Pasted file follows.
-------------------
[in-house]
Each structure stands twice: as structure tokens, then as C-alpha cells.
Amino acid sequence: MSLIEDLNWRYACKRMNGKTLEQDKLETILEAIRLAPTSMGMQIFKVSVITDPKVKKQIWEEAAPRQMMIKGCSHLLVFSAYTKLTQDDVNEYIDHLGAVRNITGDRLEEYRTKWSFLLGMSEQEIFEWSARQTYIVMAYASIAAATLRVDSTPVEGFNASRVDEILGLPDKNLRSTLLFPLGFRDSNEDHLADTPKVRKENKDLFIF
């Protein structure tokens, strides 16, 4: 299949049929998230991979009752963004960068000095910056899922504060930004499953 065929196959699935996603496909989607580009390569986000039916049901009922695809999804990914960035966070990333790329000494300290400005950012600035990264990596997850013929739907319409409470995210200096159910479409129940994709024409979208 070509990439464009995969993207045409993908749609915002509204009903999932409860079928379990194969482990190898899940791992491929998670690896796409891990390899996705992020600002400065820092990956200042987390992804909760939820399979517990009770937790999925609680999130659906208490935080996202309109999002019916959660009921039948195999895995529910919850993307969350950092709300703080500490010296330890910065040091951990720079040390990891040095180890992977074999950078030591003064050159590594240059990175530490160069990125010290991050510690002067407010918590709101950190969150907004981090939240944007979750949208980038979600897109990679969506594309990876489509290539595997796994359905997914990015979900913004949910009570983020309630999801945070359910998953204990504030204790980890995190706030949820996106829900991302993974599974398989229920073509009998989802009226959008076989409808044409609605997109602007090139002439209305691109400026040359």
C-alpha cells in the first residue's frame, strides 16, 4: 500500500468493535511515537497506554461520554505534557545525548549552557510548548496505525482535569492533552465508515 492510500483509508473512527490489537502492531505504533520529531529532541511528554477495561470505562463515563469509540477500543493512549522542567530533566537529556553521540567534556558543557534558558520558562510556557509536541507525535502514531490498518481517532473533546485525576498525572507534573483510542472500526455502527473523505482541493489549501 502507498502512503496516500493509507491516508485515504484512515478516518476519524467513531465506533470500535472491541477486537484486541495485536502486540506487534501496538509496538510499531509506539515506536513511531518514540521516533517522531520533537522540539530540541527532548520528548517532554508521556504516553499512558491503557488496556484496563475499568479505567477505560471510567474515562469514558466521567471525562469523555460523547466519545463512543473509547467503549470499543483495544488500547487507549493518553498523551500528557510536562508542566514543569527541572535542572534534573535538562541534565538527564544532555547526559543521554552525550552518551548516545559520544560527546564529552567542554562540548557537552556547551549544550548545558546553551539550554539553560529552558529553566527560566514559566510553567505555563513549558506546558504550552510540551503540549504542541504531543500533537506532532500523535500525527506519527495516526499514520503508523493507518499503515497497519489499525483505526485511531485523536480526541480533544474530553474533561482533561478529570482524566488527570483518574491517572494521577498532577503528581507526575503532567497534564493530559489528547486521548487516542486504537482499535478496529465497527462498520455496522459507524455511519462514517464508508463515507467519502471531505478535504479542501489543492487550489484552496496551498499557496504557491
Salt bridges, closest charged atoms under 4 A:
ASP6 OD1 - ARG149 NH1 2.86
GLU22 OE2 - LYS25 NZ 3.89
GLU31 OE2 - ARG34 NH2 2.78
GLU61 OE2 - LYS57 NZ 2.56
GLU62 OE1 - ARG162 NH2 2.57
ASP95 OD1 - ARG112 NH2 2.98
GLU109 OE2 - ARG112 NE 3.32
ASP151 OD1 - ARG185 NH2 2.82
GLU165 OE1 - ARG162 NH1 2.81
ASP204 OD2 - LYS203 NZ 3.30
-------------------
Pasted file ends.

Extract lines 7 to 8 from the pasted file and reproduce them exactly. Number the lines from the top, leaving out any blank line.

ASP6 OD1 - ARG149 NH1 2.86
GLU22 OE2 - LYS25 NZ 3.89